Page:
Disposition to react in a constant, uniform way at different times and in different places – a stable tendency to act in a certain manner. Traits are distinguished (but not sharply) from states, which are more short term and dependent on the situation. The four states in the StressLogosEros model can, if they are maintained over a longer period, have the character of personality traits. For example, one might generally react with anxiety, hostility or compassion. Emotional traits are also called temperament traits.

Phobia
Strong fear of particular situations. The fear is disproportionately large in relation to the real danger. It is irrational and leads to the desire to avoid certain situations. Typical phobias relate to, for example, open spaces, heights and crowds. It is believed that we have inherited phobias from our early ancestors, but that they can now be triggered in us in different ways.

Physical eros factors
Factors that stimulate the body’s anti-stress system. Examples of physical eros factors are:
positive sensory impressions: (e.g.: loving touch, massage), quietness and relaxation, rest and sleep.

Physical stressors
Physical factors that can trigger or amplify a stress state. They can be divided into:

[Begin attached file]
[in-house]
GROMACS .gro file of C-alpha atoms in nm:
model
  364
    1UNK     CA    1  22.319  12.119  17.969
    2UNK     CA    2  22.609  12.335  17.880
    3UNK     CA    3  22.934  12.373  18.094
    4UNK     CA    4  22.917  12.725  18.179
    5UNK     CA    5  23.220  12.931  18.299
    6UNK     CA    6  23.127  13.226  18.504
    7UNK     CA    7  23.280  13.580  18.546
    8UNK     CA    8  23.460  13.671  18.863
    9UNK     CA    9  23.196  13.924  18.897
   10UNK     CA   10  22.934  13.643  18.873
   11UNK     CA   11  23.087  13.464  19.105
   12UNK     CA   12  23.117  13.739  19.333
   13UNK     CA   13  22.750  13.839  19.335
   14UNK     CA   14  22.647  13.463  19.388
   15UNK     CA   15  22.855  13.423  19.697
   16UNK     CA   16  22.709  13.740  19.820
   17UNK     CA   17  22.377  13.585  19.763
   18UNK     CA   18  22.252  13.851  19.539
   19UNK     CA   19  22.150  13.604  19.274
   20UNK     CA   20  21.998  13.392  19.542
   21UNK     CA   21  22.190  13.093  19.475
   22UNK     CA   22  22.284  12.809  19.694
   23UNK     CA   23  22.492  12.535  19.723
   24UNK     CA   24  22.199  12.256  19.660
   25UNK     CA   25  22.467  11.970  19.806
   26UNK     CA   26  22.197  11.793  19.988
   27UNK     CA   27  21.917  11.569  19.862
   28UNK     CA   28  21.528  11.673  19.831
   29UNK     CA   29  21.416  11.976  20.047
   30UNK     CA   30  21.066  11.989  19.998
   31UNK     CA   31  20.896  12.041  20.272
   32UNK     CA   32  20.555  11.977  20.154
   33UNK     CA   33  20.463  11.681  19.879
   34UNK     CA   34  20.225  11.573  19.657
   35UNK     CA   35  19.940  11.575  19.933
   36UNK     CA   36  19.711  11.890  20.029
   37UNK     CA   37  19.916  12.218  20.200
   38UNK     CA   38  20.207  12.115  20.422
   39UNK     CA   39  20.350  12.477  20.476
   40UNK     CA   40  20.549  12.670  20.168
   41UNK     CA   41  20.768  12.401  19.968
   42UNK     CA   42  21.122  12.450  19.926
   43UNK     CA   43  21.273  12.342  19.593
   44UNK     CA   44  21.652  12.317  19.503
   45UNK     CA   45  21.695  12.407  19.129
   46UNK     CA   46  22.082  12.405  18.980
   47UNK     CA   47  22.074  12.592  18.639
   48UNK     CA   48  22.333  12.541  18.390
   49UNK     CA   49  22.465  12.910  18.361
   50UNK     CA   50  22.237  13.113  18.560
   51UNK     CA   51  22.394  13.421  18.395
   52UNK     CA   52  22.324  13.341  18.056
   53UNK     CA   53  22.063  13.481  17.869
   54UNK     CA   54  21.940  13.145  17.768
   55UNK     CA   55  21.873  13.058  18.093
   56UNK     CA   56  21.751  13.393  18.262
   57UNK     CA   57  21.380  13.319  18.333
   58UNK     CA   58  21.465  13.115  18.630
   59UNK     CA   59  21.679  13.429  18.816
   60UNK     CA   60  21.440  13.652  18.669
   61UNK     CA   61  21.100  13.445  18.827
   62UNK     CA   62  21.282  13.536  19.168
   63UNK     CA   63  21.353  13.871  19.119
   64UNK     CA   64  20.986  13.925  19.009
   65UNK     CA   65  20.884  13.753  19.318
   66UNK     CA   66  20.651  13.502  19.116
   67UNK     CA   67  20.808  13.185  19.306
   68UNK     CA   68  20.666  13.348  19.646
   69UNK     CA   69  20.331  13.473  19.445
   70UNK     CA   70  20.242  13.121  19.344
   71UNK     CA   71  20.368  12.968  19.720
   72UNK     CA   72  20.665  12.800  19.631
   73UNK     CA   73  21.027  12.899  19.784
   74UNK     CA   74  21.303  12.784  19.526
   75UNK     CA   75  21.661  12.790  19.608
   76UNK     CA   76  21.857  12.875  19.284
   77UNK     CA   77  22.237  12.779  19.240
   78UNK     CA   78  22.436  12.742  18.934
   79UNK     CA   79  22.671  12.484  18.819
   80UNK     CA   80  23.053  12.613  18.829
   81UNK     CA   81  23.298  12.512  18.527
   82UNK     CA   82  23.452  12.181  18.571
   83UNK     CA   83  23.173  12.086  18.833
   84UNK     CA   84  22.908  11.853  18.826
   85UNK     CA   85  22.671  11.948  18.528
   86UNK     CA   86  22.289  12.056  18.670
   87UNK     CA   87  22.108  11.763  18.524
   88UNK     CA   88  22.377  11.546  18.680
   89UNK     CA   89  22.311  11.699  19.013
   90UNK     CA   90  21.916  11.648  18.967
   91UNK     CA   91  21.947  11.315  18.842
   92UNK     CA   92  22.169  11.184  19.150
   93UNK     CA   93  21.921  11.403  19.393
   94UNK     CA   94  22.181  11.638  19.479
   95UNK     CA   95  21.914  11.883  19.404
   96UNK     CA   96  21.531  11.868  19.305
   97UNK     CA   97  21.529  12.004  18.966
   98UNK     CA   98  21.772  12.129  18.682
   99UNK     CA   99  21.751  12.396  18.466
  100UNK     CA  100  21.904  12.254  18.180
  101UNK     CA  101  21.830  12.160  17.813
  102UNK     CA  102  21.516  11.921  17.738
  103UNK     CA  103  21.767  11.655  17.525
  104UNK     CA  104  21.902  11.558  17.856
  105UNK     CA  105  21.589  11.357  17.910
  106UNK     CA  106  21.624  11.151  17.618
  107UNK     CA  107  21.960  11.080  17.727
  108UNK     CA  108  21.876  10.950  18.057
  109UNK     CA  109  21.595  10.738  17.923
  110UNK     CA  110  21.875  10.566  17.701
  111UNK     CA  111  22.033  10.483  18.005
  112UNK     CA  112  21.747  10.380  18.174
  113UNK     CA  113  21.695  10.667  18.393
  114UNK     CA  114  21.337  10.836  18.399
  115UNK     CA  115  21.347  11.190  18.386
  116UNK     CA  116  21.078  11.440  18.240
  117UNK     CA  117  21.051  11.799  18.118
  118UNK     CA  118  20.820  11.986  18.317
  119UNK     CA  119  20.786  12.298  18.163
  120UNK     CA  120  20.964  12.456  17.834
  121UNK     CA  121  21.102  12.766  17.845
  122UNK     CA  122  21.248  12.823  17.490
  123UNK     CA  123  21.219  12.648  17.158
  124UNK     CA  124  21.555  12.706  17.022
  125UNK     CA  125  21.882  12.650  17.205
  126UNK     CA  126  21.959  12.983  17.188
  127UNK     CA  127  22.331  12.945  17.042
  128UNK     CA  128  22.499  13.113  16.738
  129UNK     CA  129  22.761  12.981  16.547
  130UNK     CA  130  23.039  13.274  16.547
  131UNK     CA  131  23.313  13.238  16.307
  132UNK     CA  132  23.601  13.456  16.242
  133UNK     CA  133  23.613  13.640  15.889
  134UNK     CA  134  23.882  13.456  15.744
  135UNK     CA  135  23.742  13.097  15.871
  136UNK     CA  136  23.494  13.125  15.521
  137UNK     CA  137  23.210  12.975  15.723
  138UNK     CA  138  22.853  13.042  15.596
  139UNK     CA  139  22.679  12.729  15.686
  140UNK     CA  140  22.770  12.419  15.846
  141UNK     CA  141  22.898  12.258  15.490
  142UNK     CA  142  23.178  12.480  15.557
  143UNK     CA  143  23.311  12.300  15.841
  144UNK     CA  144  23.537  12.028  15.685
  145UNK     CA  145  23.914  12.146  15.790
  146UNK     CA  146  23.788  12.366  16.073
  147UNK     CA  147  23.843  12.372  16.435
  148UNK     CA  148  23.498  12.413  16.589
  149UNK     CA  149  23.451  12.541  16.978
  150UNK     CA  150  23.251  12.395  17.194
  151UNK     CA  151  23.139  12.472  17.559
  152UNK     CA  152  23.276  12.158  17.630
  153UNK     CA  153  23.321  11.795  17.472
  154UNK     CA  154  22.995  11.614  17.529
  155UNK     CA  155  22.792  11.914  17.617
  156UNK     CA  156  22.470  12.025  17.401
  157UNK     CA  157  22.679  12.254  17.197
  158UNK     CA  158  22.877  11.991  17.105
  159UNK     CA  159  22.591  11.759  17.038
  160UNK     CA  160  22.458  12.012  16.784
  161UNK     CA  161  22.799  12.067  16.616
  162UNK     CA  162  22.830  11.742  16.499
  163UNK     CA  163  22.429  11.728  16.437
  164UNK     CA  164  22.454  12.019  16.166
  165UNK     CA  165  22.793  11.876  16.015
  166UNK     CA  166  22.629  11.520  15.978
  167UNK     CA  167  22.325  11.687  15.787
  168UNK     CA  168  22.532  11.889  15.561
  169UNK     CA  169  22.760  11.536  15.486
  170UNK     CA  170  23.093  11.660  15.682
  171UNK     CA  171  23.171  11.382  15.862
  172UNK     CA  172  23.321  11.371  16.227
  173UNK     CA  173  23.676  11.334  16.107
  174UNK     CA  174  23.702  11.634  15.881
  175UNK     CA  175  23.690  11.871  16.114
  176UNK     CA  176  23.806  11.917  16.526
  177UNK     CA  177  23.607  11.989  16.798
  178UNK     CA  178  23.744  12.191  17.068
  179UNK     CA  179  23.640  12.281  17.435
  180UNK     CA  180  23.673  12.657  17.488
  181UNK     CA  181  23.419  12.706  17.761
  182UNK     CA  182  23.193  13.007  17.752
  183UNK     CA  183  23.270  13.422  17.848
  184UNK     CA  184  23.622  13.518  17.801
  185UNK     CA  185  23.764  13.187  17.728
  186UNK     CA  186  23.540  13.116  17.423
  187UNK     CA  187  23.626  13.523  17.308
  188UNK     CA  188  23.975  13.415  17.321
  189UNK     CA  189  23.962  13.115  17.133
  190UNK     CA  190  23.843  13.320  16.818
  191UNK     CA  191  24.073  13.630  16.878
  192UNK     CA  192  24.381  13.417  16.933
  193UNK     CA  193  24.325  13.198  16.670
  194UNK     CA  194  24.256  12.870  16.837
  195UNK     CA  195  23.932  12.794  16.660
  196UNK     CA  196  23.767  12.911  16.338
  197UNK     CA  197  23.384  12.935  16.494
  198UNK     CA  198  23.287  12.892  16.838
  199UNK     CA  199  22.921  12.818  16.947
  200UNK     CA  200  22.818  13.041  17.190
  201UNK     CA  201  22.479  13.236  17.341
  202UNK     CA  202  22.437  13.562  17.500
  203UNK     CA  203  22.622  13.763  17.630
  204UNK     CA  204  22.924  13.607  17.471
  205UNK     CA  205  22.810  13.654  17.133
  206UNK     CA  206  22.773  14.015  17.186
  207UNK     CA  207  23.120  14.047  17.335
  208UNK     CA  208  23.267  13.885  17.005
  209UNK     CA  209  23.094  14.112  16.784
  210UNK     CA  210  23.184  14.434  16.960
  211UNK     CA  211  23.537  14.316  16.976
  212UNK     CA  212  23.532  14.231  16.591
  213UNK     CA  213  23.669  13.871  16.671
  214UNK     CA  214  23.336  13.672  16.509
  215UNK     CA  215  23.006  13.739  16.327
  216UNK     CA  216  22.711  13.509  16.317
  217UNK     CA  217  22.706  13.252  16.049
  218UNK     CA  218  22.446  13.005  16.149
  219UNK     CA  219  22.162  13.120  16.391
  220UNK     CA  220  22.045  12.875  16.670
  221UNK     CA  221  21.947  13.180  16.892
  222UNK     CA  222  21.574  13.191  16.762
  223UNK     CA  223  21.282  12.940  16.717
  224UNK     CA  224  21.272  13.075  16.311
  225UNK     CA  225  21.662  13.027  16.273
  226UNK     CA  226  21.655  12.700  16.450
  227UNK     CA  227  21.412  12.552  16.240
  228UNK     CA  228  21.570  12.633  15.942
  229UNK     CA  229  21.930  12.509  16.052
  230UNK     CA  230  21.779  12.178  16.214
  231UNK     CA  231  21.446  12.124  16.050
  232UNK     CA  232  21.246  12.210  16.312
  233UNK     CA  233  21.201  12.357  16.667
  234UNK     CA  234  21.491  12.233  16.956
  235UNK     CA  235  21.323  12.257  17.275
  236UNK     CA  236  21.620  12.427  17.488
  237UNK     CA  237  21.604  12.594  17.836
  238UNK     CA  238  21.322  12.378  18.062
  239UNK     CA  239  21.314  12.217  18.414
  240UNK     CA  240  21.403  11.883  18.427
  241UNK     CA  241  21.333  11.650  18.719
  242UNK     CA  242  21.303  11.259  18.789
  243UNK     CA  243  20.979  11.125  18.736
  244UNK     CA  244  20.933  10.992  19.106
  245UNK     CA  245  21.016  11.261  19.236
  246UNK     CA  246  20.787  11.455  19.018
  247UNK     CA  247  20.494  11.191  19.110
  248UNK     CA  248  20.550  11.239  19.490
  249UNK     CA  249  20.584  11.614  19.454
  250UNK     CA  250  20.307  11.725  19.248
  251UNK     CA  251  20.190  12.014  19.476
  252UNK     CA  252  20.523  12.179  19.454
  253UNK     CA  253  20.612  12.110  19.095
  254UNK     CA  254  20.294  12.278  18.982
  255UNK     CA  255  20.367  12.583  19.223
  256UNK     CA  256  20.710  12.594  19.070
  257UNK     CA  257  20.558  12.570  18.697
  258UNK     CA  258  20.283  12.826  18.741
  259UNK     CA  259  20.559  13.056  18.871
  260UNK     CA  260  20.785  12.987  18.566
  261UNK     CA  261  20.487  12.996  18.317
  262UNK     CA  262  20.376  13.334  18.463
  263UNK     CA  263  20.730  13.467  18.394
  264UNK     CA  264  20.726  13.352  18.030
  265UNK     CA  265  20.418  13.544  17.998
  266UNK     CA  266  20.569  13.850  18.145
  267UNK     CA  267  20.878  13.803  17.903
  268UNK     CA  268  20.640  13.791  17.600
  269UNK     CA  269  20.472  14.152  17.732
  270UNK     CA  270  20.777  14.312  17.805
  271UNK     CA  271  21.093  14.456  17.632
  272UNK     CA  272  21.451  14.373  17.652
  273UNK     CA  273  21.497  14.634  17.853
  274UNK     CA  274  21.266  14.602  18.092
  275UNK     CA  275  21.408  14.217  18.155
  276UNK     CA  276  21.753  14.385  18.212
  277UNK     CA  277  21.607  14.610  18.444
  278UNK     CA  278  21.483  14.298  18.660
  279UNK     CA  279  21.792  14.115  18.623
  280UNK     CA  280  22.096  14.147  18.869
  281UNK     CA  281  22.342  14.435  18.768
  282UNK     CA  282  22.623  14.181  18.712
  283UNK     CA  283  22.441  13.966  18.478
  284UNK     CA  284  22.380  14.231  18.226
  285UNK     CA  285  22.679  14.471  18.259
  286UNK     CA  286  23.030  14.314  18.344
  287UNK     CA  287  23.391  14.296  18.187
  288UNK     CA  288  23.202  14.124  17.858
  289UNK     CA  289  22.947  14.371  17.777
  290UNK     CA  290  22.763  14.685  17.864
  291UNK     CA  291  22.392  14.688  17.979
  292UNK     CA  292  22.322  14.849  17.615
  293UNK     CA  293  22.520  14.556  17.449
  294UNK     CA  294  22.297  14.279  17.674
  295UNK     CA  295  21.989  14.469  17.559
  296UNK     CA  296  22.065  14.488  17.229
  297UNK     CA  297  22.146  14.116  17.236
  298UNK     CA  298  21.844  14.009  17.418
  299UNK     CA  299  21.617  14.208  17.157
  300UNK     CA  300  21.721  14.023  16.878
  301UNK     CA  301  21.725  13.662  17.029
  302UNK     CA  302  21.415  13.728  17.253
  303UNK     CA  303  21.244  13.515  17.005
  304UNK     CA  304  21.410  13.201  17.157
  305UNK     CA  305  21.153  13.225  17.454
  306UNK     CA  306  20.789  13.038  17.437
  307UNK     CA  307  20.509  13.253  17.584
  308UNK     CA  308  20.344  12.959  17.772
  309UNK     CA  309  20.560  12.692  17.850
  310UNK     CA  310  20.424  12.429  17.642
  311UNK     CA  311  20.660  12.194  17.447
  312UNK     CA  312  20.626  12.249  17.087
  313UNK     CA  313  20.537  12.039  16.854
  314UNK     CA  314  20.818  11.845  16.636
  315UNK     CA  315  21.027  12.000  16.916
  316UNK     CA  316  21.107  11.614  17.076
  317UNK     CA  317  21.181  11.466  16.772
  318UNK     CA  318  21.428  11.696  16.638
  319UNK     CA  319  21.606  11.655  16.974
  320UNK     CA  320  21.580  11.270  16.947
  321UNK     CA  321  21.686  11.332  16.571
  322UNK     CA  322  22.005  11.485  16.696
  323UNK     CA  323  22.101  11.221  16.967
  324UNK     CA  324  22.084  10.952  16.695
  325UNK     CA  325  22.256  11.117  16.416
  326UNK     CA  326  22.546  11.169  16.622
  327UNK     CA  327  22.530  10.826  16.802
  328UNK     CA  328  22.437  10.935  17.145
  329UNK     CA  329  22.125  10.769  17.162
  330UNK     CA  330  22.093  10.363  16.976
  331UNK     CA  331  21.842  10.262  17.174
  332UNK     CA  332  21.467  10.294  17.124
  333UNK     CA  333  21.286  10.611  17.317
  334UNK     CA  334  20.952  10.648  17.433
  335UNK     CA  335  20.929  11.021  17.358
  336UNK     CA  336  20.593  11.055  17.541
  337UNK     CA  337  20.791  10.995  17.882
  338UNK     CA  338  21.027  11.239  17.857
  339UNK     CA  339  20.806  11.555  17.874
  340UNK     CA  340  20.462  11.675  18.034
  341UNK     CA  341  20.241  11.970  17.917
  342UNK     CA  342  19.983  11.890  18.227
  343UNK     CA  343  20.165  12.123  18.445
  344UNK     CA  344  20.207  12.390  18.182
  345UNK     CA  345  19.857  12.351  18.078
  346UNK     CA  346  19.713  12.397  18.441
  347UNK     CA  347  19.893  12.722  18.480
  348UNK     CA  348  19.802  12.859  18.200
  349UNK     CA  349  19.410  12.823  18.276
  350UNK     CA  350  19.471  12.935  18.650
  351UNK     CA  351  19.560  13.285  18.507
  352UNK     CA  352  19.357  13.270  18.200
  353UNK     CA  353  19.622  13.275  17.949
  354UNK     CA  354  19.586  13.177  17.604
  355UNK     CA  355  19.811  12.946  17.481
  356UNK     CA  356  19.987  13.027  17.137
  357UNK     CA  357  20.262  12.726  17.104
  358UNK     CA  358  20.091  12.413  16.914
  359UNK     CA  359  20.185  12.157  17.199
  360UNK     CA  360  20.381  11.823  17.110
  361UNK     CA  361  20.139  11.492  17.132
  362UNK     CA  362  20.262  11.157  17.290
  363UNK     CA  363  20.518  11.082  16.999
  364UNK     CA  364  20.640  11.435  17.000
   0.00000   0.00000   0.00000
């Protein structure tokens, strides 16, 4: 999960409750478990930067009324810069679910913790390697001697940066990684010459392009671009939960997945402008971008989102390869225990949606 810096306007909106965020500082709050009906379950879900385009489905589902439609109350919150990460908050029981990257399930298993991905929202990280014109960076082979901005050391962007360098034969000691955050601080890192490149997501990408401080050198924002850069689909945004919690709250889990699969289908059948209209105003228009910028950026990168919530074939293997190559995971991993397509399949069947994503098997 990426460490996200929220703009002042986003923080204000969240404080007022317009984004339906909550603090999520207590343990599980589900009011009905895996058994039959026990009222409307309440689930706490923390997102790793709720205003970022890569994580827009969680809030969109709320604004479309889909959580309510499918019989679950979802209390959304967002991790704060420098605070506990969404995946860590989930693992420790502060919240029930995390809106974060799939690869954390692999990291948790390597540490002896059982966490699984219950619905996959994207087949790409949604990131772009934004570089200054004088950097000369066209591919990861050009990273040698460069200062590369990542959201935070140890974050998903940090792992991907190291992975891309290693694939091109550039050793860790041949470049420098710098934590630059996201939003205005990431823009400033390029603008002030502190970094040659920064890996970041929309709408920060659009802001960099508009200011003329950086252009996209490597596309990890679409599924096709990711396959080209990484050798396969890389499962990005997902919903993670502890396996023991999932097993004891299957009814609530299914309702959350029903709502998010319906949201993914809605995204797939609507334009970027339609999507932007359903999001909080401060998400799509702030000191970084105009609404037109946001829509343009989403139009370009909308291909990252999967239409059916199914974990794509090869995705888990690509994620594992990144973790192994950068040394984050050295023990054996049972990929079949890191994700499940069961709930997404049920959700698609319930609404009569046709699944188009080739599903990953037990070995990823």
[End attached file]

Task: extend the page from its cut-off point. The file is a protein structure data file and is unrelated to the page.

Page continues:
• Internal stressors, e.g. too little rest and sleep, physical symptoms and illness.
  • External to internal stressors, e.g. smoking, unhealthy diet, too much caffeine and alcohol.
  • External stressors, e.g. extreme heat, cold or noise.
     

Positive psychology
Positive psychology is concerned with the enhancement of happiness and well-being, involving the study of the role of personal strengths and positive social systems in the promotion of optimal well-being.

Alan Carr: Positive Psychology. The Science of happiness and human strengths, Brunner-Routledge, Hove and New York, 2004.

Positive stress
Eustress (eu: Greek=good, light). In this state we are interacting with our environment and with influences that are perceived as opportunities and challenges, which we feel that we can handle.